The benefits to kids from playing sports are numerous. Simply from a physical health standpoint, improvements in obesity and decreased risks of chronic medical conditions like diabetes and high blood pressure are invaluable. Playing sports as a child or adolescent is also thought to be associated with academic, social and emotional benefits. But is early youth sport specialization – playing just one sport year round – harmful for kids?
Risks of early youth sport specialization
When a child should transition from playing sports for fun to training for success in that sport has increasingly become a concern. Orthopedic surgeons and sports medicine physicians are concerned that early youth sport specialization – playing one sport only throughout the year – not only risks overuse musculoskeletal injuries but also increases the chance for burnout.
In an article recently published in the American Journal of Sports Medicine, Brian T. Feeley and others explore issues related to single-sport specialization at an early age for young athletes in popular youth sports – baseball, swimming, gymnastics and ice hockey.
There are far more scientific studies on overuse youth baseball injuries than in other sports. Factors such as a child pitching more than 100 innings per year, pitching in warm-weather climates (and thus pitching year-round) and pitching through pain have been shown to increase the risk for a shoulder or elbow injury.
Despite the risks of overuse injuries, many young kids subject their arms to considerable repetitive stress. A survey of 754 pitchers between the ages of 9 and 18 found that 45% of them participated with no pitch counts. 13% pitched more than the recommended eight months per year. Another survey found that 31% of youth baseball coaches, 28% of players, and 25% of parents don’t believe that pitch count is a risk factor for injury.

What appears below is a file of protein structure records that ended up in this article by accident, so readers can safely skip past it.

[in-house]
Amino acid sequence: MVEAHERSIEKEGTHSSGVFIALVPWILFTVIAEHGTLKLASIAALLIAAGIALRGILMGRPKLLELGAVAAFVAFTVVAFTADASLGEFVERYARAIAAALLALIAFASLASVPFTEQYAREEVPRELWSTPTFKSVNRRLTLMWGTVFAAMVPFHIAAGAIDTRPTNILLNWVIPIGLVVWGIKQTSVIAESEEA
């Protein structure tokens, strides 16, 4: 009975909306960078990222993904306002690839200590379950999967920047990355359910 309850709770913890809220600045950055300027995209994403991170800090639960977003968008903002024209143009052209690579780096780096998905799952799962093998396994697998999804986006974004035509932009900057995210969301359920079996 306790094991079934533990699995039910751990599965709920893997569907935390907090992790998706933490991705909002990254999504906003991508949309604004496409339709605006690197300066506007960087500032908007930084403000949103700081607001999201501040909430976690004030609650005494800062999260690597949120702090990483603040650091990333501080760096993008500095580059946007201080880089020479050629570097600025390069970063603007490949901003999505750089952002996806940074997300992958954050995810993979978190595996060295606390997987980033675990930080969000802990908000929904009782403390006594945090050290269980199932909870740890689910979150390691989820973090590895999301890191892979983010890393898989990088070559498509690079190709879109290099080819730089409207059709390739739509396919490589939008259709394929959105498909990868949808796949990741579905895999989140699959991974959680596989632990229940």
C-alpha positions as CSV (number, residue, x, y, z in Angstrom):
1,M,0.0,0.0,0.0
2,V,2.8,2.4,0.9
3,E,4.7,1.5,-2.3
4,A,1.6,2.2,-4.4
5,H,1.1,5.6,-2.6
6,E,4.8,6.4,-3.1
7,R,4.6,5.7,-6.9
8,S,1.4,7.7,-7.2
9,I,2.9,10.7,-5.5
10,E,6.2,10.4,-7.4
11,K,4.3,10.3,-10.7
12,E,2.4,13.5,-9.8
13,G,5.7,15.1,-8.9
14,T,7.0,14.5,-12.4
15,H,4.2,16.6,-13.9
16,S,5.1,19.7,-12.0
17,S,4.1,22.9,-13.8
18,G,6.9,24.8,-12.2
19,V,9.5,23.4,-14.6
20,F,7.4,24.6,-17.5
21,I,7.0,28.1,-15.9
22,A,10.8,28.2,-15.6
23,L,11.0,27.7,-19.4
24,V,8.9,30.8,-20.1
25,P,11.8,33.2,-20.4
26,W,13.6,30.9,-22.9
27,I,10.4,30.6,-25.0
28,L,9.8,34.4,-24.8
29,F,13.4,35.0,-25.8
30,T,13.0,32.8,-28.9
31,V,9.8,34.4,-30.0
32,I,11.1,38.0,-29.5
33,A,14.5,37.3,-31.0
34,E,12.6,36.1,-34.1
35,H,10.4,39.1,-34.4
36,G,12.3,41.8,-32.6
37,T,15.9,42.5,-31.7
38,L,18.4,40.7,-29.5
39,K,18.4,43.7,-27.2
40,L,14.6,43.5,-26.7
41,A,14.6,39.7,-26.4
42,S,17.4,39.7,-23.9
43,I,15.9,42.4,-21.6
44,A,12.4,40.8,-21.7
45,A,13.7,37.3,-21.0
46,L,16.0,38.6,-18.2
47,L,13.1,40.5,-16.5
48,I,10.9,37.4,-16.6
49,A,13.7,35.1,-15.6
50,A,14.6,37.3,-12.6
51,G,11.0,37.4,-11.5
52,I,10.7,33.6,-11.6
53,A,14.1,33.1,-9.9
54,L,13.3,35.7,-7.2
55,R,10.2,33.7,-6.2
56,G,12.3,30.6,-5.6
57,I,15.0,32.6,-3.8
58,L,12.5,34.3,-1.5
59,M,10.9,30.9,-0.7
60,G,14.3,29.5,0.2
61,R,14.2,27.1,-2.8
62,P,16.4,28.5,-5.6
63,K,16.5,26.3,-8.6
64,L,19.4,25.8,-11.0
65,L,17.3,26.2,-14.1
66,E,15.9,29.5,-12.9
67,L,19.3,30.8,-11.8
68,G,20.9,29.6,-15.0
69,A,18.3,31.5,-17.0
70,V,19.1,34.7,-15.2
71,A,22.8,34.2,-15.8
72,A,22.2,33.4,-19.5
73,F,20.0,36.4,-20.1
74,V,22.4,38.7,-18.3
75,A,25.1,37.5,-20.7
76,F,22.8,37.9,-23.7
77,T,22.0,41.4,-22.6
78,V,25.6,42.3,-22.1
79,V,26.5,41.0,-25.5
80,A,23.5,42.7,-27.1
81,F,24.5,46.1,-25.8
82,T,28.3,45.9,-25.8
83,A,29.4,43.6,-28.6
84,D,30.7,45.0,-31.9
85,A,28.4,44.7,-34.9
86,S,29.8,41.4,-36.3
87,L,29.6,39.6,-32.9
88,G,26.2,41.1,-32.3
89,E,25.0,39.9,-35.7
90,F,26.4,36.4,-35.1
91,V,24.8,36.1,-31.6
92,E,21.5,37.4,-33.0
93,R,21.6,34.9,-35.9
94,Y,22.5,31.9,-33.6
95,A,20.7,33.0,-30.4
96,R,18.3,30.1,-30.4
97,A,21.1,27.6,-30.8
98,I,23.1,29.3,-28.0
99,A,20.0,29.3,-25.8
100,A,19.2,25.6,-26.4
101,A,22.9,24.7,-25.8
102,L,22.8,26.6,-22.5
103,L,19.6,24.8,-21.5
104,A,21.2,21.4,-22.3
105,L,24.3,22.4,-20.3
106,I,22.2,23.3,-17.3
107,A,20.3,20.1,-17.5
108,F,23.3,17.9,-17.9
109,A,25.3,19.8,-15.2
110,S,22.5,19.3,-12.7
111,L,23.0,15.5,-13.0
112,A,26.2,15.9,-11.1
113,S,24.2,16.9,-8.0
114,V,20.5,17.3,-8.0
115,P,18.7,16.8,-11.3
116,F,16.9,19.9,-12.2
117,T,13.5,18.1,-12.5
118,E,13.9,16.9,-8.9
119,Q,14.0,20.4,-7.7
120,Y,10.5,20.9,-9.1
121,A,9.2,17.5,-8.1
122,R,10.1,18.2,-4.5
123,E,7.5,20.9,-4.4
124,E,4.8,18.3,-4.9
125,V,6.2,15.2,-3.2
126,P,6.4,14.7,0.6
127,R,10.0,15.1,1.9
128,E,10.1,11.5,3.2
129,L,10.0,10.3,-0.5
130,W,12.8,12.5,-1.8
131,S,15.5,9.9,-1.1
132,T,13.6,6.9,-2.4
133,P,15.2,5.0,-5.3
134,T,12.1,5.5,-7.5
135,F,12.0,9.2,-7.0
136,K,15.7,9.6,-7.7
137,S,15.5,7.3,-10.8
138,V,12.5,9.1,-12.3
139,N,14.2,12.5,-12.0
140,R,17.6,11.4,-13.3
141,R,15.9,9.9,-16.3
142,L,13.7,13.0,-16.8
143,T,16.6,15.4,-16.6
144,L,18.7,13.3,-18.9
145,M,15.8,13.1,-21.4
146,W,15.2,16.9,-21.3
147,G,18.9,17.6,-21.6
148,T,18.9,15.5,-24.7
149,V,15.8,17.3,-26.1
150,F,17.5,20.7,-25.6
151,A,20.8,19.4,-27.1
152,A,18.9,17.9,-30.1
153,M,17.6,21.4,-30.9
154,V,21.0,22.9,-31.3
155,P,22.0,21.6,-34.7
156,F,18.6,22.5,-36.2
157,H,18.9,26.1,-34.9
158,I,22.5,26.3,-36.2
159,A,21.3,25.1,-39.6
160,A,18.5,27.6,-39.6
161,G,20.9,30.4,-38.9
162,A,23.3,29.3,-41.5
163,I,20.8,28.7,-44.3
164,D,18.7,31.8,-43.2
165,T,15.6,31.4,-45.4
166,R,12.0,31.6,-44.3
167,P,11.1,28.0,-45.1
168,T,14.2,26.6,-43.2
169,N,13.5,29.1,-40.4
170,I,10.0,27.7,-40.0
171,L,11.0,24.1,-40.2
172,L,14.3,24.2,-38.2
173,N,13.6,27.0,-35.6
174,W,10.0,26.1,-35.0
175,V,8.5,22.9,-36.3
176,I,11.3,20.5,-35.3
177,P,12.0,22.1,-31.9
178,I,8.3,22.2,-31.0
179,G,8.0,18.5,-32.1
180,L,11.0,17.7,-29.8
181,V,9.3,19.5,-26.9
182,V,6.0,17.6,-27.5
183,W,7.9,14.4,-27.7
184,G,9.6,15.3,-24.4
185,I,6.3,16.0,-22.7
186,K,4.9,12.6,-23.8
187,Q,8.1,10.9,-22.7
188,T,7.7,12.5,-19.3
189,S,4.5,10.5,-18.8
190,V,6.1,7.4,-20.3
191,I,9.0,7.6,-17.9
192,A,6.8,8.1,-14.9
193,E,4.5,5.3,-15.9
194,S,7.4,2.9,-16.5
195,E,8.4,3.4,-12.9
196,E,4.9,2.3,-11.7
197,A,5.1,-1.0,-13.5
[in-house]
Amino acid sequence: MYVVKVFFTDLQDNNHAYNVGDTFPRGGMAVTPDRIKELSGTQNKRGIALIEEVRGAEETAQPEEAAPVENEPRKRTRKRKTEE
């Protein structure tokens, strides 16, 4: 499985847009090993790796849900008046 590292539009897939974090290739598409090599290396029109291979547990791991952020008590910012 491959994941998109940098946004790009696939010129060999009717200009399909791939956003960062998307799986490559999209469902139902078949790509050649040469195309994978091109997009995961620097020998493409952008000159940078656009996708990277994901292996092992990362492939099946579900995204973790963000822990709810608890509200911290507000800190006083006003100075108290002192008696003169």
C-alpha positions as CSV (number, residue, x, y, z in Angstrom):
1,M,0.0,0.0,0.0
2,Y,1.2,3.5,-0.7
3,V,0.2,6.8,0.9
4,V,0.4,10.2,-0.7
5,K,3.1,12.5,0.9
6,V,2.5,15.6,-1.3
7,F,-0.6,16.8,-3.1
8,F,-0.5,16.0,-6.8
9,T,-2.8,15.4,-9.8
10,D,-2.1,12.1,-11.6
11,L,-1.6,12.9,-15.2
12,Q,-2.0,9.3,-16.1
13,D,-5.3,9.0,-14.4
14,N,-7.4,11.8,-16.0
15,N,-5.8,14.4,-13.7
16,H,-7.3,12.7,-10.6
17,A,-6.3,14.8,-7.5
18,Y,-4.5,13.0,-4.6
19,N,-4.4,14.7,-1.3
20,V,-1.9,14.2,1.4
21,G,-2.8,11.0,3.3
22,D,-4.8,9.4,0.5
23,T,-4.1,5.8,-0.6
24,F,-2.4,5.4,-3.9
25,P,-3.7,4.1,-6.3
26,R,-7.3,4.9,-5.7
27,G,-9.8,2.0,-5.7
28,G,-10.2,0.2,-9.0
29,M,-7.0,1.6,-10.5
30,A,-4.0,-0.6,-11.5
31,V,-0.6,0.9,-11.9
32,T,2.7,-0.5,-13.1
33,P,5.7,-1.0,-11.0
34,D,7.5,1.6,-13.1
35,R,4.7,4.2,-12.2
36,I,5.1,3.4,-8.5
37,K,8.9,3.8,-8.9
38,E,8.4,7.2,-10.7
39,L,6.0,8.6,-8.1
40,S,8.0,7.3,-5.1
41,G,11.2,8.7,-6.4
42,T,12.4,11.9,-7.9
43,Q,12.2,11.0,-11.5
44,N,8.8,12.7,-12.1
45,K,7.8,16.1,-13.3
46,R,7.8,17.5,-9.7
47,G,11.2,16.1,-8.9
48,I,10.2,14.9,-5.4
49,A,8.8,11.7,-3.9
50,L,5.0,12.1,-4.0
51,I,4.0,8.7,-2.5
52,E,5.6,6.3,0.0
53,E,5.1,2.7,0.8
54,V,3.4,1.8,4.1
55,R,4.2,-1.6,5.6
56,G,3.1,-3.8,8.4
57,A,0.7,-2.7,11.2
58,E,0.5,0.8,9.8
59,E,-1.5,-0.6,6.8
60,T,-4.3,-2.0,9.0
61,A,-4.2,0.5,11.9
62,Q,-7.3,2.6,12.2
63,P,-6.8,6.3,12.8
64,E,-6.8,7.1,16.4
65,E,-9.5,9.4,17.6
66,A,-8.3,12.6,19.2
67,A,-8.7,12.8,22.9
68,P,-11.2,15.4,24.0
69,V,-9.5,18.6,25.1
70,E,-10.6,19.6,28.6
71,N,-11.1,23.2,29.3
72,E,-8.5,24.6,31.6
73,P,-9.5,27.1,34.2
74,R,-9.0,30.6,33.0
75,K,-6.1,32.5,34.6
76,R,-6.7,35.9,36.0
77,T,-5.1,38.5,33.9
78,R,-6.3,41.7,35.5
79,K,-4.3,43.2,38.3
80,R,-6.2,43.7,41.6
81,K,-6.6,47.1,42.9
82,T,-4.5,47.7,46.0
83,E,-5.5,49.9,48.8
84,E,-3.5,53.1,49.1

Elites swimming usually involves training year-round or almost all year, and thus it subjects the young swimmers to significant repetitive stress. In fact, some elite swimmers swim up to 9 miles a day.
It’s not surprising then that shoulder pain is common among elite swimmers. One survey found that 91% of elite swimmers between the ages of 13 and 25 had shoulder pain. 84% had shoulder impingement signs on physical exam, and 70% had MRIs consistent with supraspinatus tendinopathy. The volume of training correlated with shoulder pain.
Since gymnastics is performed indoors, young athletes participate year-round. Many believe that gymnastics is different from other sports and that peak performance occurs in younger ages instead of the 20s, like many sports. It’s possible, then, that early single-sport specialization might be necessary in order to reach elite levels.
Overuse injuries do occur in gymnastics, though. Injuries to the growth plate of the distal radius (one of the forearm bones at the wrist) are common as gymnasts use their arms for weight bearing. Spondylolysis and stress fractures of parts of the bones of the lumbar spine can occur due to forces commonly placed in that area from repetitive gymnastics maneuvers.
Hip and groin injuries are more common in ice hockey than in other sports. One recent study found high rates of femoroacetabular impingement and hip labral tears in young players. These problems increased in frequency with elite level players in older age groups. It is possible that these are overuse injuries that occur with participation in ice hockey at an elite level in childhood and adolescence.
Parents, coaches and young athletes need to consider the risks of musculoskeletal injuries into decisions to play sports an elite level at a young age. Training adjustments to allow kids’ bodies to rest is especially important. Plus, as orthopedic surgeons and sports medicine physicians, we need more data on the incidence of the early youth sport specialization in different sports, as well as long-term data on the effects of some of these overuse bone and joint injuries.
Feeley BT, Agel J, LaPrade RF. When Is It Too Early for Single Sport Specialization? Am J Sports Med. Published online March 30, 2015.
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